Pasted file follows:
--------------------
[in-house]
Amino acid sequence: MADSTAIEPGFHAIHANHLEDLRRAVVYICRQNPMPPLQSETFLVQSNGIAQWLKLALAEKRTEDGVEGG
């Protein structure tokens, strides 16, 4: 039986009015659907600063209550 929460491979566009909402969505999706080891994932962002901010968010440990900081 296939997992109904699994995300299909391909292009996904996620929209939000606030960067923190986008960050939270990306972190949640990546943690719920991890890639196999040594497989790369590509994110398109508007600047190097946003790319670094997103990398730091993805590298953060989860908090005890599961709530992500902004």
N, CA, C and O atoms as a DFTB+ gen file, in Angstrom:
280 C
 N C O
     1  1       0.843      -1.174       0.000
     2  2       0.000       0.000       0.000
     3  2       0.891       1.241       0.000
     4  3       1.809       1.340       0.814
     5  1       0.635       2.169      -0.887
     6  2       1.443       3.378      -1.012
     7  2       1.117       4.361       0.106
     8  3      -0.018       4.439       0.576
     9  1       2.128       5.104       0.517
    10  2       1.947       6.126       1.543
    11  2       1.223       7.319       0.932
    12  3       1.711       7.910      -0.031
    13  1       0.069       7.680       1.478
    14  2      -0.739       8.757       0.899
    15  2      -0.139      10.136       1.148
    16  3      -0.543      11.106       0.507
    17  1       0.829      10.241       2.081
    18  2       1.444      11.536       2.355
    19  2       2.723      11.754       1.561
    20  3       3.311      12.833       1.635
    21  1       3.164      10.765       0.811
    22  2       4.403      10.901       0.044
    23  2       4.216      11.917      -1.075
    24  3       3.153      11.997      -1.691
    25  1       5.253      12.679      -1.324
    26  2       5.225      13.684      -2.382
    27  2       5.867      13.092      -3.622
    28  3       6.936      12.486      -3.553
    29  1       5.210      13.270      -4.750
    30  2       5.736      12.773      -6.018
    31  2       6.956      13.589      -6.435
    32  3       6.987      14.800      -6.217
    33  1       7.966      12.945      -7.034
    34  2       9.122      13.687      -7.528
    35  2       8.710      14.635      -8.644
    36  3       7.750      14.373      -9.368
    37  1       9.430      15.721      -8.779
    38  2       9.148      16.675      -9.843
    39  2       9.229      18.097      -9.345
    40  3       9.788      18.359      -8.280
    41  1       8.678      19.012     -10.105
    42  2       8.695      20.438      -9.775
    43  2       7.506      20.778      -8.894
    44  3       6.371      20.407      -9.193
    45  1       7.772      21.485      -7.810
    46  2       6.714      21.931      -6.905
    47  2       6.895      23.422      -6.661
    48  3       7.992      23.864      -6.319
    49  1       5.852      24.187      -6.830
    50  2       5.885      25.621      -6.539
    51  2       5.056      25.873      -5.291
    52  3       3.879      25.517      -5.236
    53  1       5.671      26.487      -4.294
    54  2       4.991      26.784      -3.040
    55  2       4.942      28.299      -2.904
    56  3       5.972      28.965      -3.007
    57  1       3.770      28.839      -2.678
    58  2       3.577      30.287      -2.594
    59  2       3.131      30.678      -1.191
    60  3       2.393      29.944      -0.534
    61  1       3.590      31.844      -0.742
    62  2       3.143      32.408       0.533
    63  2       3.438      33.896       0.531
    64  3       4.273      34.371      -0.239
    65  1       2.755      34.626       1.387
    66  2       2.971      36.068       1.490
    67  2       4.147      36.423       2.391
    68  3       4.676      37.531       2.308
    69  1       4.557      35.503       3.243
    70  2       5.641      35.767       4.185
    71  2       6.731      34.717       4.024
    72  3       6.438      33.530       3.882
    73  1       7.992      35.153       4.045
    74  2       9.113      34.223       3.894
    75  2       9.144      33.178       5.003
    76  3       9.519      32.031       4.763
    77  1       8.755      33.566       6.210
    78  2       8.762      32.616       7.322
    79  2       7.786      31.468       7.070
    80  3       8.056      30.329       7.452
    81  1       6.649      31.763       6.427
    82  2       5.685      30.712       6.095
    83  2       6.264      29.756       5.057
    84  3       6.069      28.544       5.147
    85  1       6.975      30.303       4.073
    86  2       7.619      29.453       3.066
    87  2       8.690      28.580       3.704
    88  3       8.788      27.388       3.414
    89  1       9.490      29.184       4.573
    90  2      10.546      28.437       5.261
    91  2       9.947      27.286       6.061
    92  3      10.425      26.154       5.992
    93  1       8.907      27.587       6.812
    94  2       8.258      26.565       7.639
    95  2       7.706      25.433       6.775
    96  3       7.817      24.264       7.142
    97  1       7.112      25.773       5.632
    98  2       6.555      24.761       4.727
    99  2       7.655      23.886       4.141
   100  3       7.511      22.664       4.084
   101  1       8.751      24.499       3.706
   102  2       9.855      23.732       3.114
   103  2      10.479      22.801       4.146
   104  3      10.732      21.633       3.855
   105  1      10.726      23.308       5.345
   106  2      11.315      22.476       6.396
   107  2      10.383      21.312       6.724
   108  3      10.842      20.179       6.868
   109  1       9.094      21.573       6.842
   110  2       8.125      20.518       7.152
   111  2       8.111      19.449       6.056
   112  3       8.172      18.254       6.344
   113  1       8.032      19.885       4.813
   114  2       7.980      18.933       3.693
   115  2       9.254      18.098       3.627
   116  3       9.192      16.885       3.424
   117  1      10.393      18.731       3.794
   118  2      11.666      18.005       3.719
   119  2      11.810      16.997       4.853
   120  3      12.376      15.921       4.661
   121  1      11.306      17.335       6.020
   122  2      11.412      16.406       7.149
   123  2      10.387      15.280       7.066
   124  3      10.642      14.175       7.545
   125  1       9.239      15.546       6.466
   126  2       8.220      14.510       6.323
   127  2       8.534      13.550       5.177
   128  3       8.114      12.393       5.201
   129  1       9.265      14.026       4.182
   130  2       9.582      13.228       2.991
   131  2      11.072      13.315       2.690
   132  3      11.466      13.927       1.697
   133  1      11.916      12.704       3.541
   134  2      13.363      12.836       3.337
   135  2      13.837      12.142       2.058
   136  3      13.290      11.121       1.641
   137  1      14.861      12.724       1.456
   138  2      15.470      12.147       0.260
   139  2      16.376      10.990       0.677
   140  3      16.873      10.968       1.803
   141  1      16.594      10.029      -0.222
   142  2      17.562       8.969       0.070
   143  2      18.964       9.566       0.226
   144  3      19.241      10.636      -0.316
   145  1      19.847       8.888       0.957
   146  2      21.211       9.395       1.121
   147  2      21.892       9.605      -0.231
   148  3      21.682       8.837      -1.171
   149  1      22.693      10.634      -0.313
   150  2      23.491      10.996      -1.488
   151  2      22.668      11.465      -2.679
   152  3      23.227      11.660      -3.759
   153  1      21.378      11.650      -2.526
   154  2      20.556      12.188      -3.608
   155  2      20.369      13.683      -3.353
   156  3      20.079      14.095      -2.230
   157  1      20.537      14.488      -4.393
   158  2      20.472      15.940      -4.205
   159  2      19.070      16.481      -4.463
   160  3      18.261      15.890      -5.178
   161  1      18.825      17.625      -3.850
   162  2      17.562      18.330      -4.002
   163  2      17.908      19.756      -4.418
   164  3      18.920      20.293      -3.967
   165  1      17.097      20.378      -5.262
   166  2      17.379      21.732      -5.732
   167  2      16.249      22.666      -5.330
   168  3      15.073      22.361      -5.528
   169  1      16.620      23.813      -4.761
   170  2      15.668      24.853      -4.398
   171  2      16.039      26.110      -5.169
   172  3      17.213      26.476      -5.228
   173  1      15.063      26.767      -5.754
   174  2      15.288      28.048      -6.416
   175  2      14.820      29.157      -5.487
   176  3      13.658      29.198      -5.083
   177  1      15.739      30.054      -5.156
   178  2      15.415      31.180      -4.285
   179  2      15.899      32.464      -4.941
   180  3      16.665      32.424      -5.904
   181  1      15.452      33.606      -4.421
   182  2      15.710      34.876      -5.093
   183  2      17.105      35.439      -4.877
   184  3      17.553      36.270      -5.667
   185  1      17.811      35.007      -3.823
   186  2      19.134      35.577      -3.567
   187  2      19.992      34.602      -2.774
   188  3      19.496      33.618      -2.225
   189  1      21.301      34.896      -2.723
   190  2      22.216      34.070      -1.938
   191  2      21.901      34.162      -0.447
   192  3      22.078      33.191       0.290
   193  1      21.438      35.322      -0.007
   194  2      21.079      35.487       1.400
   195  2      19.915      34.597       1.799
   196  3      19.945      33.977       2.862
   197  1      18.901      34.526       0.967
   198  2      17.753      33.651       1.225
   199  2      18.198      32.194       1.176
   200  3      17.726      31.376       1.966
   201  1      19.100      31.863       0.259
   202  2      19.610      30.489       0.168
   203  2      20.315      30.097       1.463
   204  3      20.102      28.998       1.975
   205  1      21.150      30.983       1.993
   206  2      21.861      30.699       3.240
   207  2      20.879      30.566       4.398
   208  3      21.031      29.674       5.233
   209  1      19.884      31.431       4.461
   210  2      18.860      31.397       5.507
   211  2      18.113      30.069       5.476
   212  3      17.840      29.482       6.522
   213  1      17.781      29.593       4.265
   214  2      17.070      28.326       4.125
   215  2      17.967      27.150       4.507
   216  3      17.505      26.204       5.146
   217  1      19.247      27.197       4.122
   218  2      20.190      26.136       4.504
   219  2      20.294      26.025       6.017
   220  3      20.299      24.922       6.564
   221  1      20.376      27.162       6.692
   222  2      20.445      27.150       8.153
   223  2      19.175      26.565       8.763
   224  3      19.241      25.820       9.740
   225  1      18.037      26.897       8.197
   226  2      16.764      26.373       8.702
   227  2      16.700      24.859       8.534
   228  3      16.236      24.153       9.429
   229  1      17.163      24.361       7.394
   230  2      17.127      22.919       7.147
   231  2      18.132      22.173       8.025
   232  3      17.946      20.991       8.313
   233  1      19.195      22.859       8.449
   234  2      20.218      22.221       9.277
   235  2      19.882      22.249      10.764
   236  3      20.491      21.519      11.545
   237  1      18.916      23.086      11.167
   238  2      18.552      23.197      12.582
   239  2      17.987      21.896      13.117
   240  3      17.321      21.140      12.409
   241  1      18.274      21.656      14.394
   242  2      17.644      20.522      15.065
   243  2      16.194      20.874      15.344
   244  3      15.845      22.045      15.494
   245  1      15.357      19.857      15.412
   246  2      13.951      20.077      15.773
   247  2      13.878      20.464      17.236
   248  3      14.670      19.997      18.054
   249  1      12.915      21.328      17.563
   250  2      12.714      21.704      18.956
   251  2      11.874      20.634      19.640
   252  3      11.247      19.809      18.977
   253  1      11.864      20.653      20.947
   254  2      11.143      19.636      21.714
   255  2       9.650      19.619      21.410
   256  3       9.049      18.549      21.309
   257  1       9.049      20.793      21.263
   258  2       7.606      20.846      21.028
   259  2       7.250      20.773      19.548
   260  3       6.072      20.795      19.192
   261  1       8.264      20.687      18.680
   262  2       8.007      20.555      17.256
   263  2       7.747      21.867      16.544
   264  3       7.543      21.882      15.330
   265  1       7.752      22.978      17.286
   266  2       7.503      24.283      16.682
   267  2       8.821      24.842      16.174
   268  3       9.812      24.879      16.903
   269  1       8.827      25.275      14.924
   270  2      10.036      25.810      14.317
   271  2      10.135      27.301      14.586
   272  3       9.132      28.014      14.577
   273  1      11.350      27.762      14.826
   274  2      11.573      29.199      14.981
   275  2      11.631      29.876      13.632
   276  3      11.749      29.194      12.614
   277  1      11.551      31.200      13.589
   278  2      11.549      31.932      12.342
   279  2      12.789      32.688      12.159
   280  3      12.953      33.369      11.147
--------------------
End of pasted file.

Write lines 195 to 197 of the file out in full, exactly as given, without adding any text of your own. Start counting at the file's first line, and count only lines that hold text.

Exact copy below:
   189  1      21.301      34.896      -2.723
   190  2      22.216      34.070      -1.938
   191  2      21.901      34.162      -0.447